June 18 & we have only had 0.58" for the month so far at the television station observation site at West Lafayette.
In addition, note the number of days above 85, the wind gusts, the number of mostly sunny days & the days with very low dew points.
It all points to flash abnormal dryness.
This tended to start about May 20 when the heat came in & began to dominate, dew points became much lower & we kept missing rainfall & storms.
Compared to last year, we have seen +3" of less rainfall than what we have seen this year for the past 30-day period.
Image courtesy of DTN:
Other than the northern Plains/Rockies & parts of the Southeast to Upper Ohio Valley, much of the country is dominated by very warm to hot weathe r& upper ridging.
After upper 90s to 100 in parts of the Dakotas to Minnesota yesterday, today was a record-hot day in eastern Canada & New England ith highs near 100 in places. Very impressive inde3ed, Moosonee, Ontario hit 94 & Port Cartier, Quebec hit a record 99. Even in New Brunswick, Fredirection hit 97 & Moncton 94.
High at Winston-Salem, North Carolina was just 75 & Huntington, West Virginia was 73.
After lows of 55-64 this morning over the viewing area, highs today reached 84-93 with continued low dew points. Coolest readings continue to be in the far eastern & southern fringes over wetter soils & nearer to the upper low well east & southeast of our area (cooler with more clouds).
Grass pollen was high & air quality went downhill today. This will be the case tomorrow & Saturday, as well (& we will only heat up more).
Highs 90-96 are expected Friday & 91-96 Saturday.
The humidity will continue to be low both days.
There will be a lack of wind Friday, but a breeze on Saturday from the south-southwest at 10-15 mph.
It appears that a big surge in the humidity will come in Saturday evening-night & last through Sunday.
Severe storms will blow up on an MCV over Missouri & Iowa Saturday in a plume of juicy dew points & hot temperatures.
The storms will move northeastward & eastward as the MCV pivot through northern Illinois to southeastern Wisconsin.
Some severe storms may occur as far east as I-57 in eastern Illinois Saturday night, but it appears that they will weaken as they work eastward. They will be encountering diminishing CAPE with eastward extent
Nonetheless, some showers & storms are possible Saturday night to early Sunday morning.
Thinking it that new storms that fire Sunday midday to afternoon would tend to fire east of our area.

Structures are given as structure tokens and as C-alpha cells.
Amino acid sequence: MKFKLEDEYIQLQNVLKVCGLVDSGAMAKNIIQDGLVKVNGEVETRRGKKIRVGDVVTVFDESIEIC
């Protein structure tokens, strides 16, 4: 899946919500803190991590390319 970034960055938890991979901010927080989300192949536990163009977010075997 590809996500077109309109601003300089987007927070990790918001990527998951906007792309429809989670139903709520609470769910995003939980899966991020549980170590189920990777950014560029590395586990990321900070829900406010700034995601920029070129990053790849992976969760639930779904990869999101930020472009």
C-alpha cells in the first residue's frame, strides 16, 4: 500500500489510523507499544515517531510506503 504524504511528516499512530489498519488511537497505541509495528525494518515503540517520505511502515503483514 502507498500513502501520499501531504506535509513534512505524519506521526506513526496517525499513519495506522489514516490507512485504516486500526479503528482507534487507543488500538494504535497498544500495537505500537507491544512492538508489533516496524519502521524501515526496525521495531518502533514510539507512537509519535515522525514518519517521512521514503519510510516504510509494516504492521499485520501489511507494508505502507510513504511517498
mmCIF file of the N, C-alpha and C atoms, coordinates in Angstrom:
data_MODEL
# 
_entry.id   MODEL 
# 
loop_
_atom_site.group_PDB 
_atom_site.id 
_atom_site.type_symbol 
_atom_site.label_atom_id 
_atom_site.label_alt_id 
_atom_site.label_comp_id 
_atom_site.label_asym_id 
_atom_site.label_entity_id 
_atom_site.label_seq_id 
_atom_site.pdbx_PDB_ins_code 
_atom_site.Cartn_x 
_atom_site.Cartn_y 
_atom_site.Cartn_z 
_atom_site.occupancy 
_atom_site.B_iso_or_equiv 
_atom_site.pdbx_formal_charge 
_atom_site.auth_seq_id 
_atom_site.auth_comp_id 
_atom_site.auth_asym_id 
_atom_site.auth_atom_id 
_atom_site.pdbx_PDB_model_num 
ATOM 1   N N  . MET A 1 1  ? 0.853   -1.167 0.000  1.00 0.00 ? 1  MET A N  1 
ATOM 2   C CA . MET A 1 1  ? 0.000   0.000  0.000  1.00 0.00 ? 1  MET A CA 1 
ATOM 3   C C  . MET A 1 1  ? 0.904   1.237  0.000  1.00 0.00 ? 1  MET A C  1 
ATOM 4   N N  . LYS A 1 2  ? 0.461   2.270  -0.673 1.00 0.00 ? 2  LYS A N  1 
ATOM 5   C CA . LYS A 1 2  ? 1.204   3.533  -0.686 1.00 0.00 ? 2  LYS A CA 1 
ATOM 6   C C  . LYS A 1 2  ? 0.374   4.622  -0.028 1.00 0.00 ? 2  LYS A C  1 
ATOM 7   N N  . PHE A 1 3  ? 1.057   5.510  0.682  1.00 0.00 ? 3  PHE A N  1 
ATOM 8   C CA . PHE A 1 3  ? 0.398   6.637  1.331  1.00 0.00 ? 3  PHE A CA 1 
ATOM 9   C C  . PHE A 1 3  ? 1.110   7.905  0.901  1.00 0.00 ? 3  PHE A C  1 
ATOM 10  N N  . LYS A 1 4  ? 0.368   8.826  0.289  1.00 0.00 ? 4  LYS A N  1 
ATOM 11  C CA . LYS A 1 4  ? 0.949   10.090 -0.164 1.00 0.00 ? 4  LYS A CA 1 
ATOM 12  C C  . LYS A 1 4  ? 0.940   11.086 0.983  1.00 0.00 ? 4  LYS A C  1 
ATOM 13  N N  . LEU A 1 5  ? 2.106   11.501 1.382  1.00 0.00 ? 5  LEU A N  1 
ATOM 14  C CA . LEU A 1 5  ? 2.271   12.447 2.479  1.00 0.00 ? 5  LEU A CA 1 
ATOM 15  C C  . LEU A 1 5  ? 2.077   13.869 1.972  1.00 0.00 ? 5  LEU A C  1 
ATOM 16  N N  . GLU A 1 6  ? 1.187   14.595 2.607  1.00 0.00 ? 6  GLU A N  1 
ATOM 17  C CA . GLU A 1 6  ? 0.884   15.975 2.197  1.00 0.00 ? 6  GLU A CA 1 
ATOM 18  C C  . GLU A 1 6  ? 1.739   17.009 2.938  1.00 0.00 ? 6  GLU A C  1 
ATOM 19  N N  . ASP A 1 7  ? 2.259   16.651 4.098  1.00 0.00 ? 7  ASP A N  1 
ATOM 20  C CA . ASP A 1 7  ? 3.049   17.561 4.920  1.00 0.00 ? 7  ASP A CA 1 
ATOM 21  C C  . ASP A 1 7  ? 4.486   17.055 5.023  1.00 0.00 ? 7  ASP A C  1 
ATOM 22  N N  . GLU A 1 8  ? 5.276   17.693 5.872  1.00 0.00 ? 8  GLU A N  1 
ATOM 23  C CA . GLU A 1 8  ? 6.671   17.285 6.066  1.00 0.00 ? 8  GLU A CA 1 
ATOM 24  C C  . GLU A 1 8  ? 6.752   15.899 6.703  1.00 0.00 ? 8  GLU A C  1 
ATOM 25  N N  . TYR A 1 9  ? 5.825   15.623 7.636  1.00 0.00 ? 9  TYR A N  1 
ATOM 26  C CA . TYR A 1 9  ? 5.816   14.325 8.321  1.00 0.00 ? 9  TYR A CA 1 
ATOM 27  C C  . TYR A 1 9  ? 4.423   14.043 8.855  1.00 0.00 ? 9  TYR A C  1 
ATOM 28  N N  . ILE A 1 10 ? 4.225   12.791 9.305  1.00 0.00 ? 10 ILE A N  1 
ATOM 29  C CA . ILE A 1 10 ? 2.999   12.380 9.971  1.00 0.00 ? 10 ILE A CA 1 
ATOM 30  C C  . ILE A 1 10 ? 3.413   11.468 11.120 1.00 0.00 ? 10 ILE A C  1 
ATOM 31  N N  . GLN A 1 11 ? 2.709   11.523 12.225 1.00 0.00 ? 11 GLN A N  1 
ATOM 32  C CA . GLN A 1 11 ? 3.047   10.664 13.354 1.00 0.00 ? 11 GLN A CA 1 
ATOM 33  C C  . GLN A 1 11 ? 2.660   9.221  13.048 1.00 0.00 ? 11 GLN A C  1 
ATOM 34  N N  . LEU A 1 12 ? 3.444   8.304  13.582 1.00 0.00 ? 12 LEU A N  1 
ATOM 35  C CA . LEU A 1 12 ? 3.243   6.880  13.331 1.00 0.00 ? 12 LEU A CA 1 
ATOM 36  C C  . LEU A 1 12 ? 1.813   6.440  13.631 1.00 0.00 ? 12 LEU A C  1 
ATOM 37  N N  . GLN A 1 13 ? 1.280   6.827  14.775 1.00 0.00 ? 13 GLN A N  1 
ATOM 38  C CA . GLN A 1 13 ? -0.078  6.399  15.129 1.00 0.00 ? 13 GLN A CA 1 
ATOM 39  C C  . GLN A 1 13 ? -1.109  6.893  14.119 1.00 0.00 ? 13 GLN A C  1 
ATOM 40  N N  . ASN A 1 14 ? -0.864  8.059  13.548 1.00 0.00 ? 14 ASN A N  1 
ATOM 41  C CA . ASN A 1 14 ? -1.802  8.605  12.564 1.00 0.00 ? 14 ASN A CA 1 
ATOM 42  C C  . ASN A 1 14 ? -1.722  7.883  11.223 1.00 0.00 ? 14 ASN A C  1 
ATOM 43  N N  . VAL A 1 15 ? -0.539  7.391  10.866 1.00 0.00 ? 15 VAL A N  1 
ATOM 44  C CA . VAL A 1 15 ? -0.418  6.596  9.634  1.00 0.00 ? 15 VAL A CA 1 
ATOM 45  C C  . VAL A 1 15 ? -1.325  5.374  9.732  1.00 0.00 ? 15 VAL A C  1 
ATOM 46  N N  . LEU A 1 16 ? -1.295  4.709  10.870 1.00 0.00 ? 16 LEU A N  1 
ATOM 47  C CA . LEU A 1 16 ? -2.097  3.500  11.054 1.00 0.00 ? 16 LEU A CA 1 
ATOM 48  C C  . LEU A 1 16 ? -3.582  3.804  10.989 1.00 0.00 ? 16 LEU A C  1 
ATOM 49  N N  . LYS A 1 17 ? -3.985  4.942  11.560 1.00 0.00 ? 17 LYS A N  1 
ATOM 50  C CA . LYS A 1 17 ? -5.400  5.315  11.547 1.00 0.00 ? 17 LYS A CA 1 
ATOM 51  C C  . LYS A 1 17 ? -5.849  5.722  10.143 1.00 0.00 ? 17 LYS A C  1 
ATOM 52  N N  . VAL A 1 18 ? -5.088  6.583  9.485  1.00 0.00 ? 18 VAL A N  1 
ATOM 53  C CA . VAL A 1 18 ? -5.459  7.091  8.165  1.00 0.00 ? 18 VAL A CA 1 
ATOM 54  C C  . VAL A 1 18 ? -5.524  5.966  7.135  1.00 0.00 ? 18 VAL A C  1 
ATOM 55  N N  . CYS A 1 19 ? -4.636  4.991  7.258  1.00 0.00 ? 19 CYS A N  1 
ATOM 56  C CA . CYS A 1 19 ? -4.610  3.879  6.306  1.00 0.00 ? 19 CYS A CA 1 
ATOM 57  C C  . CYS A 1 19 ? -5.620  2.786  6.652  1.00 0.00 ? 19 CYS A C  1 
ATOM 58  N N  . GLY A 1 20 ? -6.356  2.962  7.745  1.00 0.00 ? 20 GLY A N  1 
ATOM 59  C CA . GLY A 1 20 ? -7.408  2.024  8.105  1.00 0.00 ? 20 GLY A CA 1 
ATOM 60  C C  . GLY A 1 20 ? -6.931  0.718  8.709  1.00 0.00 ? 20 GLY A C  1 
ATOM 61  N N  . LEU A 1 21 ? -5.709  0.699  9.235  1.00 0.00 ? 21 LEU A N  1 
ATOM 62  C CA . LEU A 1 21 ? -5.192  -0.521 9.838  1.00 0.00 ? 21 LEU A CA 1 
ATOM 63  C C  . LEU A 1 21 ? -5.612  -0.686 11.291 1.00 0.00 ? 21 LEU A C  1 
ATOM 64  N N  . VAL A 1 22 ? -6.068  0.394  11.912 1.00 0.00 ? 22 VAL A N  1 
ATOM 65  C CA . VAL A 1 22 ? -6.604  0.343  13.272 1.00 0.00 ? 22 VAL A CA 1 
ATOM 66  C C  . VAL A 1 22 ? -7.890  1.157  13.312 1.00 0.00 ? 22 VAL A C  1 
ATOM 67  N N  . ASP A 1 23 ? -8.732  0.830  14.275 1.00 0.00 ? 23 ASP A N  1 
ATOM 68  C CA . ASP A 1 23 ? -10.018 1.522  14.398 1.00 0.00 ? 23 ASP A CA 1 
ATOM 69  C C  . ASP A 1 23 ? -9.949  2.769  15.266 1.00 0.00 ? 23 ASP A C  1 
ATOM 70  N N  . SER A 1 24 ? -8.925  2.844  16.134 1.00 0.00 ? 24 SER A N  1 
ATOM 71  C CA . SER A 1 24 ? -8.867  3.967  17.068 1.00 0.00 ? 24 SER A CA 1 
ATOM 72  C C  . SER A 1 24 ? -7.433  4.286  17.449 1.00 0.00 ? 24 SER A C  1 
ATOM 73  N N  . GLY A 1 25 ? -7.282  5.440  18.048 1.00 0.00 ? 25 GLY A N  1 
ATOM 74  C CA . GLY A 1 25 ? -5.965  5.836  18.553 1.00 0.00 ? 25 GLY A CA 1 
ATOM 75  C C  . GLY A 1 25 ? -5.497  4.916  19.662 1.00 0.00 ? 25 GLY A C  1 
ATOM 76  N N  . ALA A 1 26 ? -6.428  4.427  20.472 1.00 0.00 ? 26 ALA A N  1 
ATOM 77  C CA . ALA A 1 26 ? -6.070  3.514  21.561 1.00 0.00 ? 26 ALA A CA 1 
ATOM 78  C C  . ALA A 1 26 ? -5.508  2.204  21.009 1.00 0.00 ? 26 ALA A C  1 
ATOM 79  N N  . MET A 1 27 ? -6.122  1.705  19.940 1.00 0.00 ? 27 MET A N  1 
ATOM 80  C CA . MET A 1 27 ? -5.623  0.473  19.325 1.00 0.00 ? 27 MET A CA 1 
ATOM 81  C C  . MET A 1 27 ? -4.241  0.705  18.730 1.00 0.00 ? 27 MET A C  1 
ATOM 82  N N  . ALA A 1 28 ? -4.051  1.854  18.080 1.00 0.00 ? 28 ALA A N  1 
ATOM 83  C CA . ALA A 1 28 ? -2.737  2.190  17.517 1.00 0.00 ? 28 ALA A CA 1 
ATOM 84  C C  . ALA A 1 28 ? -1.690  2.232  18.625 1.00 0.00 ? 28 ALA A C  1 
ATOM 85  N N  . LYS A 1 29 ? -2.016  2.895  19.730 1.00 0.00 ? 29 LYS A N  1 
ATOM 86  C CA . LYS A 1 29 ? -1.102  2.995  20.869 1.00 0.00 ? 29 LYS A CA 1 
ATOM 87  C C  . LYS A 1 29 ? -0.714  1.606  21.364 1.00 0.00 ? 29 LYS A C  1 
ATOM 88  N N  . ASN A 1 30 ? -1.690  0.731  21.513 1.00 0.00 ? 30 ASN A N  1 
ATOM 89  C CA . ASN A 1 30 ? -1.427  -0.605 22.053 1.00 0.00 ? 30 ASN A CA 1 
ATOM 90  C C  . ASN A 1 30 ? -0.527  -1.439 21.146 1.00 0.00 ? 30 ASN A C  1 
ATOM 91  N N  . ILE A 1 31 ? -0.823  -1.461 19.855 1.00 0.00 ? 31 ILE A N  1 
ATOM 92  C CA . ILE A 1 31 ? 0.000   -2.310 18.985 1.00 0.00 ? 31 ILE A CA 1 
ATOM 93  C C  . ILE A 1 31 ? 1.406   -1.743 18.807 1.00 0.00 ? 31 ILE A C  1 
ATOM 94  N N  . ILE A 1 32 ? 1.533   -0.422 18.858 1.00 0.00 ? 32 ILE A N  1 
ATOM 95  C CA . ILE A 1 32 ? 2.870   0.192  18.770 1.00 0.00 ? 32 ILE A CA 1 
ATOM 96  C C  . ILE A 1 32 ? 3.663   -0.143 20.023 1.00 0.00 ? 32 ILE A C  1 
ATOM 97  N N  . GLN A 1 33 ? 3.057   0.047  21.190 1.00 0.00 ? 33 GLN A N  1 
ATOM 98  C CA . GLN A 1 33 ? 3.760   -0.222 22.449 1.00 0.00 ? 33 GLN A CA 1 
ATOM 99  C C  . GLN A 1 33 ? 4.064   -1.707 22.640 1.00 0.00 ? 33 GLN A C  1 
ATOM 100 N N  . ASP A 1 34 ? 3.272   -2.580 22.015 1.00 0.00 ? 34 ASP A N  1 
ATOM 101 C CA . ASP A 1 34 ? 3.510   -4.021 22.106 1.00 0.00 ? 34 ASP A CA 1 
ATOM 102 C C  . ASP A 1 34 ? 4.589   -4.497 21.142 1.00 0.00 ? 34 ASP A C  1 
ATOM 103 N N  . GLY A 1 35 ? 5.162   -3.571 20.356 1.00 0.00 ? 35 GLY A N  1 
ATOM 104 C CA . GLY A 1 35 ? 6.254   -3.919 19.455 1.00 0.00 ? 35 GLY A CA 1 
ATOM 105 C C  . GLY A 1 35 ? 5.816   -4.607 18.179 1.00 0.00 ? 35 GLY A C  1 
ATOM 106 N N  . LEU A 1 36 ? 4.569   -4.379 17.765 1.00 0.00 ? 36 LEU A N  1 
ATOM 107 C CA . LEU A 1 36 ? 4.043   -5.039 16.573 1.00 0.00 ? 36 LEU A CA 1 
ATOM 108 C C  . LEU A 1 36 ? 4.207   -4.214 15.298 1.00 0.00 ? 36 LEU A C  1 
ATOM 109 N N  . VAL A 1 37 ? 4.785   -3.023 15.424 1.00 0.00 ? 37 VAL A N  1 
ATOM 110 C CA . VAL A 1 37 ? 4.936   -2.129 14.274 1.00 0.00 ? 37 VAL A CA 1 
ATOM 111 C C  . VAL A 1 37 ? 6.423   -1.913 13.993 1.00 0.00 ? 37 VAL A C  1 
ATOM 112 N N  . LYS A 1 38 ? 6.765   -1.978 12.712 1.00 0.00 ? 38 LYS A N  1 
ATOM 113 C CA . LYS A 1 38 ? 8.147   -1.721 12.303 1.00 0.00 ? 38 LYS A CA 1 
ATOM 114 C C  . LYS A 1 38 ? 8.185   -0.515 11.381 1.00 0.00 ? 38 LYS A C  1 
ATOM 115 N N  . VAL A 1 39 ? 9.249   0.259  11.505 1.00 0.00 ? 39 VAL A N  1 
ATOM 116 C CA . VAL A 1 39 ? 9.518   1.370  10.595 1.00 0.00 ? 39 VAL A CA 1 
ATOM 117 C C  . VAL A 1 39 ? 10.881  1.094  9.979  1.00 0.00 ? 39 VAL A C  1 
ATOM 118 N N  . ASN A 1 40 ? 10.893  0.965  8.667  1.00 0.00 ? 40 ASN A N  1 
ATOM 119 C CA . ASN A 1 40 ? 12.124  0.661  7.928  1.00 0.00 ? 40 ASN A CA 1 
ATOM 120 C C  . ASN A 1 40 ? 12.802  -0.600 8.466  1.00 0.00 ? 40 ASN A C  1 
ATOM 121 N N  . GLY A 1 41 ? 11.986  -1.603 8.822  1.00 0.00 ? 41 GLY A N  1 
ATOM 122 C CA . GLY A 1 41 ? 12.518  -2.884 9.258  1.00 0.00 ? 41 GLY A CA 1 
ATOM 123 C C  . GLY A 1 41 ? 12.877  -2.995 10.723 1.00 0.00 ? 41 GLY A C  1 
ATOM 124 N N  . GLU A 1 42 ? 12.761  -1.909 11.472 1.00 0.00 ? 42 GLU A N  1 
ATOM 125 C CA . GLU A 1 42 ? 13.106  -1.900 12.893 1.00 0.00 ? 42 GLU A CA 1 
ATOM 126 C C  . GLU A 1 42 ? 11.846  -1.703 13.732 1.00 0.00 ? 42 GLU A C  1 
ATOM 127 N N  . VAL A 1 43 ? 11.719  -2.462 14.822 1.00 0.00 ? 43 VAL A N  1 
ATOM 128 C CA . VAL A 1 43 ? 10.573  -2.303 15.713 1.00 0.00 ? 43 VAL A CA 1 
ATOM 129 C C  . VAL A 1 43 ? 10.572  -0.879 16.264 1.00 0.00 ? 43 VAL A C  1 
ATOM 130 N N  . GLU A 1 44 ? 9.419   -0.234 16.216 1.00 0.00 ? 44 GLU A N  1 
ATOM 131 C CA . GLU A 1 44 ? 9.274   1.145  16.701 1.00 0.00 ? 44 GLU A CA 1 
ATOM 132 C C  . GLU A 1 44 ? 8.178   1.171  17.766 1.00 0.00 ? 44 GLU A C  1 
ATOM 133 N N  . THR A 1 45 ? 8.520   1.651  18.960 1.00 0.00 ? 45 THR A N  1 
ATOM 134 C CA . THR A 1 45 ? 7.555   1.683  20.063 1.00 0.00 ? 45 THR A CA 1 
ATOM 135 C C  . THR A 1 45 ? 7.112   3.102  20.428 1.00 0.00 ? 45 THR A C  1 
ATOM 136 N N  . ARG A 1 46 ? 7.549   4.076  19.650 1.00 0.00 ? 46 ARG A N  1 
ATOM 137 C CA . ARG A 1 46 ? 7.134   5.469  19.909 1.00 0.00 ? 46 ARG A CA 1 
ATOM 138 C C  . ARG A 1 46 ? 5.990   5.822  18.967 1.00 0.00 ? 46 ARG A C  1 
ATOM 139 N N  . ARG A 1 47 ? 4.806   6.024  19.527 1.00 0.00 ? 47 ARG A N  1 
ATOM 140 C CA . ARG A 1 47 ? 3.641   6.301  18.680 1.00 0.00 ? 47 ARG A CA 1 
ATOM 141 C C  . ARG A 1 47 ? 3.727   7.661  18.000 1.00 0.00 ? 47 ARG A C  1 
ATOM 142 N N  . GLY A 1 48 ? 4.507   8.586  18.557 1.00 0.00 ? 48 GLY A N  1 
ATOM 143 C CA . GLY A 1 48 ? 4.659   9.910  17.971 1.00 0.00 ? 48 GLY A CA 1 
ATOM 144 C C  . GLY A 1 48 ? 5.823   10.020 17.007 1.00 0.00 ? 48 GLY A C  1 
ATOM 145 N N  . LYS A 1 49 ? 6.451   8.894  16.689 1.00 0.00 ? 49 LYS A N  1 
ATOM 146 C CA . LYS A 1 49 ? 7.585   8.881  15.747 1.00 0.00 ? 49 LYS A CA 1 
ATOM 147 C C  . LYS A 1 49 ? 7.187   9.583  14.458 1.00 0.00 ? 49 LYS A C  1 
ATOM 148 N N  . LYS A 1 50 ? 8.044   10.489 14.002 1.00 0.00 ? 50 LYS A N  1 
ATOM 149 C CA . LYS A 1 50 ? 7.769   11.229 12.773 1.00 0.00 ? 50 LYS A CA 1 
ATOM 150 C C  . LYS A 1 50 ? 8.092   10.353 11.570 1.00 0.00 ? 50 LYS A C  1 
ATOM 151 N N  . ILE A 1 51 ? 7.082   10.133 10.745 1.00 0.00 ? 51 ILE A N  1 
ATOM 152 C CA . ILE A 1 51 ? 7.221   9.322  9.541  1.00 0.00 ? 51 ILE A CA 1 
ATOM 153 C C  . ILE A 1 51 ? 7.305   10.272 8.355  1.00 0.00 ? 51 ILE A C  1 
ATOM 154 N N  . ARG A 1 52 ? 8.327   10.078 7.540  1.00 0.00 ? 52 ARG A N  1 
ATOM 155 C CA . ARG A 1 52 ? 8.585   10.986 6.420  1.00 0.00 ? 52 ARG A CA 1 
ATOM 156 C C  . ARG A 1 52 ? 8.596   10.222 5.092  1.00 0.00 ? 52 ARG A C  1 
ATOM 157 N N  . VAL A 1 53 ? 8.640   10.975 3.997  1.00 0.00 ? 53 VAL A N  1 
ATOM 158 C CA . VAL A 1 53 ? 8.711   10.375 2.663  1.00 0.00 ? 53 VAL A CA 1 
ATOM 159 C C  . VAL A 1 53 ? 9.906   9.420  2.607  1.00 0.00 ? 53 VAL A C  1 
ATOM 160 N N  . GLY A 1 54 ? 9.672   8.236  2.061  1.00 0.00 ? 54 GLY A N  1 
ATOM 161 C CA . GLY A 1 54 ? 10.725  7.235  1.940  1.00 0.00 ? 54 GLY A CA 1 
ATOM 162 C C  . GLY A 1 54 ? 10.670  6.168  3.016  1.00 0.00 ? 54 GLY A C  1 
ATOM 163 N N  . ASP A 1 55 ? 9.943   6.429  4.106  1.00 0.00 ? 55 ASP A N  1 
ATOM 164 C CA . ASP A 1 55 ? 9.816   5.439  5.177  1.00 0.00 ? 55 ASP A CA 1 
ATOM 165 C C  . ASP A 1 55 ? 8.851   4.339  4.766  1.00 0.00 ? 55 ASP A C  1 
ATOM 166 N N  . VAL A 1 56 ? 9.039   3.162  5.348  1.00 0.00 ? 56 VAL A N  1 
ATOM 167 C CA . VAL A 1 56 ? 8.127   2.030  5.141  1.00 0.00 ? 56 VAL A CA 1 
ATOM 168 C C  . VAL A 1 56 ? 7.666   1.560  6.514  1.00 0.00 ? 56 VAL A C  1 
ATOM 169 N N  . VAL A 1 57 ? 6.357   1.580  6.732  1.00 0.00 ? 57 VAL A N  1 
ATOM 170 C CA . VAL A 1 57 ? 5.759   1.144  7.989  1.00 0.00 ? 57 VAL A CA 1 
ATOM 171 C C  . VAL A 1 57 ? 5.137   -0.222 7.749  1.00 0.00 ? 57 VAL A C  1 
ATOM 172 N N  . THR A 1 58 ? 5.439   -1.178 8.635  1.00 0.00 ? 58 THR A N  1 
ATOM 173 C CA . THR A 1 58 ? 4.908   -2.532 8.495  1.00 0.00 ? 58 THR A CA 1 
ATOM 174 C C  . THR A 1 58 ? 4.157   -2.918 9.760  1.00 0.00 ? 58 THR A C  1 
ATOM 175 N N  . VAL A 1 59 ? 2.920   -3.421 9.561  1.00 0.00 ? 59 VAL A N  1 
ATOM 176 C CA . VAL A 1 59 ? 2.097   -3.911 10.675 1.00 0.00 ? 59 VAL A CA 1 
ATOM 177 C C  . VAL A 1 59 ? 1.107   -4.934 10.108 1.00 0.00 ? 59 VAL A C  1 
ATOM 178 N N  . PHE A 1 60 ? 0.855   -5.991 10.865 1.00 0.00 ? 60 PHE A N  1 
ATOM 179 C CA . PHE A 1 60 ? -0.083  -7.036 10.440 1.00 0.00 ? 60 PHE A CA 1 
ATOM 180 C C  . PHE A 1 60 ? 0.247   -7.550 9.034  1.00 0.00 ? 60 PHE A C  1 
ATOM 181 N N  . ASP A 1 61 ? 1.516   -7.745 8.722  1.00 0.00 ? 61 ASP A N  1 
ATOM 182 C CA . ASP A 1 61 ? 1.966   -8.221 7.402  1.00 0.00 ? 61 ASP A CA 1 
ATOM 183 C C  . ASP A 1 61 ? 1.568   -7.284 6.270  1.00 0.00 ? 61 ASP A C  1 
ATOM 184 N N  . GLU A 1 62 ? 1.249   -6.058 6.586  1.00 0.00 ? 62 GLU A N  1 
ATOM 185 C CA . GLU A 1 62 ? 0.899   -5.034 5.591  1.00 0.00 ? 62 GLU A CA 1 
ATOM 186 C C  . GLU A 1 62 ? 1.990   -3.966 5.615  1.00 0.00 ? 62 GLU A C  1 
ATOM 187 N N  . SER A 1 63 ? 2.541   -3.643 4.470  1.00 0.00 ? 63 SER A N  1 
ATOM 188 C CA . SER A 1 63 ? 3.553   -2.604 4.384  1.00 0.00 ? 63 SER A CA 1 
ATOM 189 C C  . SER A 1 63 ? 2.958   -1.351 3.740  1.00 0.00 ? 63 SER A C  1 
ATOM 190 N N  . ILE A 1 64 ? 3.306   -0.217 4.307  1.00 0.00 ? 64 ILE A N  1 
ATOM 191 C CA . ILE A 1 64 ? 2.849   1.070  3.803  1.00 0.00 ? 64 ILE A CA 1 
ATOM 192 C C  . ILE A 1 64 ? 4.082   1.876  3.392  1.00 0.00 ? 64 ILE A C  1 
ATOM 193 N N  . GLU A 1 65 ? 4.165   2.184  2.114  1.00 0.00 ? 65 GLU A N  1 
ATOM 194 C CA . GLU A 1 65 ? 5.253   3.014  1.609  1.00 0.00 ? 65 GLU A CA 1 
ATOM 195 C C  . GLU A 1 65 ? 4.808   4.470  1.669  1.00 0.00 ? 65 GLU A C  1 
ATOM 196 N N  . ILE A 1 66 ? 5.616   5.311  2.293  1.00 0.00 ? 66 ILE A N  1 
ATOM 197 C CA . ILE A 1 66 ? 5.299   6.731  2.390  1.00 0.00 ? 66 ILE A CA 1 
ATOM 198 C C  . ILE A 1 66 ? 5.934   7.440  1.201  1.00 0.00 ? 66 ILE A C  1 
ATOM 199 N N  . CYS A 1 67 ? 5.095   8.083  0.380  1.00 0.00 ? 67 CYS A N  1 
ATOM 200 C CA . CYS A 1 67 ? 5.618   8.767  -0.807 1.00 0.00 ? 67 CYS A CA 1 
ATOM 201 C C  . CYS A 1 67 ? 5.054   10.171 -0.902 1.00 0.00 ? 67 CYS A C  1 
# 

Here, we have no effective trigger & capping with a wind shift to the west (at 15-25 mph) & modest drop in the dew points from 70-72 in the morning to 64-68 in the afternoon seems likely.
So, after some scattered rainfall in the morning, there is increasing evidence that the rest of the day will be dry with sunshine & fair weather cumulus (we may see the cumulonimbus towers in our eastern horizion as storms fire east of the area).
Severe storms Texas Panhandle to the Dakotas & Minnesota will occur Sunday afternoon-evening. The MCV from the Kansas storms will pivot eastward, then northeastward.
This appears to be the trigger for storms Monday afternoon. With dew points pooling back to 70s ahead of this & temperatures surging to near 91 ahead of it, I upped storm coverage to 65% for Monday PM.
MCV-induced shear & dynamics promotes SLIGHT RISK for severe Monday. We will await SPC official outlook, however.
A wave of showers & storms is possible Tuesday with MARGINAL to SLIGHT RISK parameters.
Some storms are possible Wednesday & Thursday, but coverage looks less than Monday or Tuesday.
Some more storms are possible Friday-Sunday(June 27-29) with very warm to hot, muggy weather, followed by cooler, drier weather for a bit.
Something to watch is this clouds of dense dust blowing off the Sahara of Africa. Very robust dust storm will shroud the Caribbean & much of the Atlantic in dust by next weekend.
This dust will then move into the Gulf of Mexico & Southeast U.S., bringing a pale, hazy sky & beautiful sunrises & sunsets.
Some may make it as far north as the Ohio Valley.
This dust may put the kabosh on tropical development or any clusters of showers & storms in the Caribbean & Gulf.
It may actually help to anchor & strengthen a hot upper ridge over the eastern half of the U.S. to eastern Canada.
This means a stretch of hot, dry weather for the area in early July.
It will also put the brakes on the hurricane season by inhibiting good tropical development.
The first half of July is warmer than normal.
Rainfall looks below normal for the first half of July.